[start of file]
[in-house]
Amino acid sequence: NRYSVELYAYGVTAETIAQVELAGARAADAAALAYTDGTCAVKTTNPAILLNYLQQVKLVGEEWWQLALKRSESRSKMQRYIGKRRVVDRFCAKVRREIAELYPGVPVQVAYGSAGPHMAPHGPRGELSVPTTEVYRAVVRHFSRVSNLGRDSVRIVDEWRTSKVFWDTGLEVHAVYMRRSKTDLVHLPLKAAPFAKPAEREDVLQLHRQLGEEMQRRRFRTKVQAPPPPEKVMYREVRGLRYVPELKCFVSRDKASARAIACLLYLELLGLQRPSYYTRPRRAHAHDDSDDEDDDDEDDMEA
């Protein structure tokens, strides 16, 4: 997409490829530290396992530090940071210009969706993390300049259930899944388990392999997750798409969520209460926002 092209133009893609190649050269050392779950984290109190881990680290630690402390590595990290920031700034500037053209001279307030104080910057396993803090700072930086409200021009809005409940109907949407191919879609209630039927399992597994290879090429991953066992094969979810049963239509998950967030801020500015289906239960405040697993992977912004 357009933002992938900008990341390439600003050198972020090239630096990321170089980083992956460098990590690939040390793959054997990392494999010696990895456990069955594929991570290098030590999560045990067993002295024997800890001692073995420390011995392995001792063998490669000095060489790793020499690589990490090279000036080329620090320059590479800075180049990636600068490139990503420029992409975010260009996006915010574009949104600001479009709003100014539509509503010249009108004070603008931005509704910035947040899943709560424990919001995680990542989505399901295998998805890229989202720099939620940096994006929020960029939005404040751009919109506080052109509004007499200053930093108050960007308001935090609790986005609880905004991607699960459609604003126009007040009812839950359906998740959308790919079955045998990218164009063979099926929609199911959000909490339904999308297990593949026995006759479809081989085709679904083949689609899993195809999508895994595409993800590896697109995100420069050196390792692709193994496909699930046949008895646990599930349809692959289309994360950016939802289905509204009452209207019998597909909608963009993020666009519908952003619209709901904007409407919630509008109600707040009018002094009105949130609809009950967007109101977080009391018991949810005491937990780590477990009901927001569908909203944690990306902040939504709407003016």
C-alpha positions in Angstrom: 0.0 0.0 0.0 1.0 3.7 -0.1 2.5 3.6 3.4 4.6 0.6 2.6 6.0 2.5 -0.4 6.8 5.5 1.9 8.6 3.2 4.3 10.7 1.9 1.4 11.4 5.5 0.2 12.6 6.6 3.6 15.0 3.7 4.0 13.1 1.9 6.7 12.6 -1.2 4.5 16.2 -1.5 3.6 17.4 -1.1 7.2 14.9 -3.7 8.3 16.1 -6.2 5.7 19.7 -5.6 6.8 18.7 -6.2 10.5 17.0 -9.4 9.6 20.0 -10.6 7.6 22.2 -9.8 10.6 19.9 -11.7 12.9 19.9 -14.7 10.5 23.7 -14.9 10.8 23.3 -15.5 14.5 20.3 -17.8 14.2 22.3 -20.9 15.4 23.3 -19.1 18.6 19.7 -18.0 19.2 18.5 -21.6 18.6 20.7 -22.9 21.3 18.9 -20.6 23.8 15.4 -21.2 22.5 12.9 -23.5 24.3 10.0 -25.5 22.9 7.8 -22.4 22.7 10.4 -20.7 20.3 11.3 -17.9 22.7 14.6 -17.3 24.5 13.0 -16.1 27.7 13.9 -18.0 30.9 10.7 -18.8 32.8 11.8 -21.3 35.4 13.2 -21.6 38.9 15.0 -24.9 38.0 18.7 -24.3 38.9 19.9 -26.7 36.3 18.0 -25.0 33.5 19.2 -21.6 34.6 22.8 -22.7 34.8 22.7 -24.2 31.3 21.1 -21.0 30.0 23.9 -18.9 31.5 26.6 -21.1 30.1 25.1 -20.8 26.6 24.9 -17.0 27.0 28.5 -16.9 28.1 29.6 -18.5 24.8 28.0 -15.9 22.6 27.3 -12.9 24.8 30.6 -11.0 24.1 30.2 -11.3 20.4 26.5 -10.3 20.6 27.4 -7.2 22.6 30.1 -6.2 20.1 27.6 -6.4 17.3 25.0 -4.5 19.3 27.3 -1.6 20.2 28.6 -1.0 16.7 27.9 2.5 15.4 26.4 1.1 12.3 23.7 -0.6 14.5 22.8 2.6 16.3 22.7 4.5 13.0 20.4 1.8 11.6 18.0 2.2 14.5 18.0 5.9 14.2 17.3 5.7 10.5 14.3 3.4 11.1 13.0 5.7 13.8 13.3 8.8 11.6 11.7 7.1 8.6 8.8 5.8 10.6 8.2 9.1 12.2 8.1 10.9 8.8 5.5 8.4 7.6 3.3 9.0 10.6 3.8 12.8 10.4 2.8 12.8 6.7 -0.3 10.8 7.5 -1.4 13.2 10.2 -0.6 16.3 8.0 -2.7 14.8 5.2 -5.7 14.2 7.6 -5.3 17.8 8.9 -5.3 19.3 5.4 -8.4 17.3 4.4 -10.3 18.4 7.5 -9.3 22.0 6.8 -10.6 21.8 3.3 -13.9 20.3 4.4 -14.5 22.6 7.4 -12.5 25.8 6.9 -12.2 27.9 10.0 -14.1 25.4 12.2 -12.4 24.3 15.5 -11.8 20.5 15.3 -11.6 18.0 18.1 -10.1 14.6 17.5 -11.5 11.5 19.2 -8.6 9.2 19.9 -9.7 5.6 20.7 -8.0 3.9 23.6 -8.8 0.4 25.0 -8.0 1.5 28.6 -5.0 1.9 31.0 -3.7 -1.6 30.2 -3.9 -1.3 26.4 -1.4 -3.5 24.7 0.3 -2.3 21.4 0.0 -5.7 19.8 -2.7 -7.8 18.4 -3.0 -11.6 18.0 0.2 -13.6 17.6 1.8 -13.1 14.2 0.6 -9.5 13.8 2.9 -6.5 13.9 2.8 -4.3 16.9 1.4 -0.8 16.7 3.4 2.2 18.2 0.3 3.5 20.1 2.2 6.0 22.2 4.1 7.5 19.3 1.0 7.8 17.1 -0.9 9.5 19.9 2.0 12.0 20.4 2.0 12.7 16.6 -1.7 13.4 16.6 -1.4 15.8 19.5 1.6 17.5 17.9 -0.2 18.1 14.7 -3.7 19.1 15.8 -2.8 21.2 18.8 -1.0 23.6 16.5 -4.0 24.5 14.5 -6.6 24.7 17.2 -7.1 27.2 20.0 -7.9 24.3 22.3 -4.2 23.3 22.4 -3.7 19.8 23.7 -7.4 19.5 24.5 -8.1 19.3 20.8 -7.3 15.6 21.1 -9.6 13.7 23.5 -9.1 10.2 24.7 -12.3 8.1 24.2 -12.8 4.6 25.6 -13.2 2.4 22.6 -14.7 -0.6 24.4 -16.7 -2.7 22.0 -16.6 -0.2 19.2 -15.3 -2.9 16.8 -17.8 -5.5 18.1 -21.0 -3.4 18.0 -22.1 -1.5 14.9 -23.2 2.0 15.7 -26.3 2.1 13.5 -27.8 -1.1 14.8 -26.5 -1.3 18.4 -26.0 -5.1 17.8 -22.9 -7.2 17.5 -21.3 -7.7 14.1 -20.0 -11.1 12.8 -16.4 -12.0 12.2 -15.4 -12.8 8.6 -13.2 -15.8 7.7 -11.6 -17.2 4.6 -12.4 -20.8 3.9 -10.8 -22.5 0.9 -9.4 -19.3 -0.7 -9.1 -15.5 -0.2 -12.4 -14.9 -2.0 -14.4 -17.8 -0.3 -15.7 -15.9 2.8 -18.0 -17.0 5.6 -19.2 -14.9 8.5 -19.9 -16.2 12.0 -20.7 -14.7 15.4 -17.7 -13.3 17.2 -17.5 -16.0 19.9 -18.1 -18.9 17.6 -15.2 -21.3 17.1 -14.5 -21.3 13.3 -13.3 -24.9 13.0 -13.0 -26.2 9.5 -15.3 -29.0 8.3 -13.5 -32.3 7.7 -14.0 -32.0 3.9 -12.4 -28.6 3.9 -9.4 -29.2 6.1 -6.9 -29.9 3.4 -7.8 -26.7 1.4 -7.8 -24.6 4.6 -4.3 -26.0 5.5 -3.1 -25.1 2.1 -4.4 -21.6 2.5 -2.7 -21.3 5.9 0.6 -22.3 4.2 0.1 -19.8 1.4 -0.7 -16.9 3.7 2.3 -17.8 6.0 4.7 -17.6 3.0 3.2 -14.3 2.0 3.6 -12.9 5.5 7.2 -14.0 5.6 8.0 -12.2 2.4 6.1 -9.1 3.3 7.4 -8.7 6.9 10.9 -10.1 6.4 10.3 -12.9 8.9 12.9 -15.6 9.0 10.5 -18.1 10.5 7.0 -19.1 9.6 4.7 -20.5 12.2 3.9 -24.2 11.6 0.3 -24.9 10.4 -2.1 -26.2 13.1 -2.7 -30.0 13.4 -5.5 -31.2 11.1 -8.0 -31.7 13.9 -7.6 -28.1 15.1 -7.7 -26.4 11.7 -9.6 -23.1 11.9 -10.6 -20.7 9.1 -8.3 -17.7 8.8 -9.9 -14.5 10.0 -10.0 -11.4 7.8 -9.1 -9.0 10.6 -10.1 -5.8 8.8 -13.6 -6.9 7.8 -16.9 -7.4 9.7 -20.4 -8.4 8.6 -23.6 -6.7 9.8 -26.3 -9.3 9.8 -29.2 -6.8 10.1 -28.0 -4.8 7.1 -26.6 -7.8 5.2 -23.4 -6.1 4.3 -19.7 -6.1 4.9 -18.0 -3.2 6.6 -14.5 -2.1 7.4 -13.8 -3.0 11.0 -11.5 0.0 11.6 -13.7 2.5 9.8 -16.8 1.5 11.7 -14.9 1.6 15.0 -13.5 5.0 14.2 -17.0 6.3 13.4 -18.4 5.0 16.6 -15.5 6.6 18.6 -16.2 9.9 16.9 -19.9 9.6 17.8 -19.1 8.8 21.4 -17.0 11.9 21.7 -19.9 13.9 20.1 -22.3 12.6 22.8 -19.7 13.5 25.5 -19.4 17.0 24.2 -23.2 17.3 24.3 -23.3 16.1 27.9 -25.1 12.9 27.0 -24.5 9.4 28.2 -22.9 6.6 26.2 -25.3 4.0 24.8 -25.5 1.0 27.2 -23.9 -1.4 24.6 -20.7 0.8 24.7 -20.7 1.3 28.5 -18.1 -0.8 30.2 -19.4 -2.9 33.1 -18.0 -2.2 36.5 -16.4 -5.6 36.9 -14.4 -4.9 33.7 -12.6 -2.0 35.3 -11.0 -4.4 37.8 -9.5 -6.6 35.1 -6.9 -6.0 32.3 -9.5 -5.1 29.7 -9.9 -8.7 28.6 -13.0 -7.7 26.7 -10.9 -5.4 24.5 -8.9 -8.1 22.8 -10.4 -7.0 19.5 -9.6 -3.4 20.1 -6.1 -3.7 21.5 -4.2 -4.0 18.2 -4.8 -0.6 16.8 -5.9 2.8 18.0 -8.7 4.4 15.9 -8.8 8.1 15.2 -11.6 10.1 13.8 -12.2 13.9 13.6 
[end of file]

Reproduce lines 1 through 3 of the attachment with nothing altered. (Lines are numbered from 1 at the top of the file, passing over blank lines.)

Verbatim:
[in-house]
Amino acid sequence: NRYSVELYAYGVTAETIAQVELAGARAADAAALAYTDGTCAVKTTNPAILLNYLQQVKLVGEEWWQLALKRSESRSKMQRYIGKRRVVDRFCAKVRREIAELYPGVPVQVAYGSAGPHMAPHGPRGELSVPTTEVYRAVVRHFSRVSNLGRDSVRIVDEWRTSKVFWDTGLEVHAVYMRRSKTDLVHLPLKAAPFAKPAEREDVLQLHRQLGEEMQRRRFRTKVQAPPPPEKVMYREVRGLRYVPELKCFVSRDKASARAIACLLYLELLGLQRPSYYTRPRRAHAHDDSDDEDDDDEDDMEA
């Protein structure tokens, strides 16, 4: 997409490829530290396992530090940071210009969706993390300049259930899944388990392999997750798409969520209460926002 092209133009893609190649050269050392779950984290109190881990680290630690402390590595990290920031700034500037053209001279307030104080910057396993803090700072930086409200021009809005409940109907949407191919879609209630039927399992597994290879090429991953066992094969979810049963239509998950967030801020500015289906239960405040697993992977912004 357009933002992938900008990341390439600003050198972020090239630096990321170089980083992956460098990590690939040390793959054997990392494999010696990895456990069955594929991570290098030590999560045990067993002295024997800890001692073995420390011995392995001792063998490669000095060489790793020499690589990490090279000036080329620090320059590479800075180049990636600068490139990503420029992409975010260009996006915010574009949104600001479009709003100014539509509503010249009108004070603008931005509704910035947040899943709560424990919001995680990542989505399901295998998805890229989202720099939620940096994006929020960029939005404040751009919109506080052109509004007499200053930093108050960007308001935090609790986005609880905004991607699960459609604003126009007040009812839950359906998740959308790919079955045998990218164009063979099926929609199911959000909490339904999308297990593949026995006759479809081989085709679904083949689609899993195809999508895994595409993800590896697109995100420069050196390792692709193994496909699930046949008895646990599930349809692959289309994360950016939802289905509204009452209207019998597909909608963009993020666009519908952003619209709901904007409407919630509008109600707040009018002094009105949130609809009950967007109101977080009391018991949810005491937990780590477990009901927001569908909203944690990306902040939504709407003016």